Social Anxiety- A Brief Overview

By Meaghan Grabowski

Social anxiety is a disorder marked by an intense fear of social situations and the perception that others are constantly scrutinizing the individual. The disorder causes significant distress and impairment in those suffering from it. Social anxiety leads to avoidance of people, places, and activities. You may know someone dealing with symptoms of social anxiety. It is important to understand the impact that social anxiety can have on someone’s life. The following paragraphs will provide more detailed information about this unpleasant condition.

Characteristics of Social Anxiety

Social anxiety is not the same as shyness. Although there are similarities, social anxiety is far more severe. People with social anxiety have a difficult time communicating with others or participating in social activities. Often, they place unnecessary weight on insignificant events. They have a persistent fear of judgment by others, whether or not this judgment ever occurs. Individuals with social anxiety deal with extreme apprehensiveness about many social tasks, which can lead to complete avoidance whenever possible.

Complications of Social Anxiety

Often, individuals with social anxiety can become proficient at hiding their symptoms. Through avoidance of tasks or activities, they may feel that their symptoms are reduced or managed. However, this avoidance merely fuels the problem because it is not possible to live completely outside of the social world forever. Inevitably, a circumstance will occur that will force someone with social anxiety to complete a task he/she would normally avoid. Without having developed constructive coping skills for the anxiety, this event may fill the individual with incapacitating fear.

Support for Social Anxiety

Individuals with social anxiety are often dismissed as simply having normal symptoms of shyness that they must “get over.” Although these intentions may be supportive, this often leads to feelings of invalidation and insecurity. Additionally, individuals with social anxiety who are told that it is a normal experience may choose not to seek help for their symptoms. Therefore, it is important to validate that a loved one is dealing with something particularly troubling and encourage him/her to seek counseling.

Strategies

Cognitive and behavioral strategies are particularly effective for treating the symptoms of social anxiety. One example of a cognitive strategy is reframing, and an example of a behavioral strategy is exposure.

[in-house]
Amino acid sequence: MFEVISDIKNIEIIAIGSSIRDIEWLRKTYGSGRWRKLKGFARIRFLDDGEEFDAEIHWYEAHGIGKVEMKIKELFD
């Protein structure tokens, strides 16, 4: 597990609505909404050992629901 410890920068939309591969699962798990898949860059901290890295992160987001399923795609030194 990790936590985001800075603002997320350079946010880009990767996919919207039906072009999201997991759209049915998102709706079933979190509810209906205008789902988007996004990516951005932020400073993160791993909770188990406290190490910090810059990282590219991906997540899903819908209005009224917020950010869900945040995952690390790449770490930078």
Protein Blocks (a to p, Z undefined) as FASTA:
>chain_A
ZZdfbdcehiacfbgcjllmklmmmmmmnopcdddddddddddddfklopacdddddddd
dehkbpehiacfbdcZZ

Reframing negative thoughts can be a powerful way to manage the negative experiences associated with the anxiety. For instance, someone who fears judgment from others may work to replace thoughts such as, “Everyone will laugh at me if I say the wrong thing,” with “I am probably far more focused on my mistake than others will be.” An effective way to practice this strategy would be to use a double column chart to record thoughts. One column should include a list of anxiety-inducing thoughts, and the other column should include more realistic versions of these thoughts.

Another important strategy for treating social anxiety is exposure. Essentially, exposure requires that an individual with social anxiety engages in behaviors that he/she would typically avoid out of fear. For instance, someone with social anxiety might choose to make a brief phone or spend short periods of time at a crowded restaurant with a friend. Understandably, it is uncomfortable to participate in such activities. At first, the anxiety caused by these experiences will likely cause distress. Therefore, it is important to learn and practice skills to use to defend against the anxiety. One example would be a grounding technique known as “5-4-3-2-1.” This technique involves mentally evaluating five sights, four physical sensations, three sounds, two smells, and one taste. Forcing the mind to focus on the senses in this way can significantly reduce the feeling of anxiety.

Over time, practicing these behaviors may reduce uneasiness and improve quality of life.

Conclusion

Social anxiety is complicated because it can often be confused with a shy personality. It is important to understand the distinction because of the significant impact social anxiety can have. Individuals with social anxiety should be aware that there is help for this disorder, and they do not need to continue tolerating the negative symptoms associated with it. They should look into strategies that can help them with their particular manifestations of social anxiety or consider counseling to help them to conquer it.

Suggestions for further information:

  • Cooper, H. (2016). Thriving with social anxiety: daily strategies for overcoming anxiety and building self-confidence. Berkeley: Althea Press.
  • Richards, T. A. (2014). Overcoming social anxiety step by step. San Diego: Social Anxiety Institute.
  • National Institute of Mental Health. (n.d.). Social Anxiety Disorder: More Than Just Shyness. Retrieved from https://www.nimh.nih.gov/health/publications/social-anxiety-disorder-more-than-just-shyness/index.shtml


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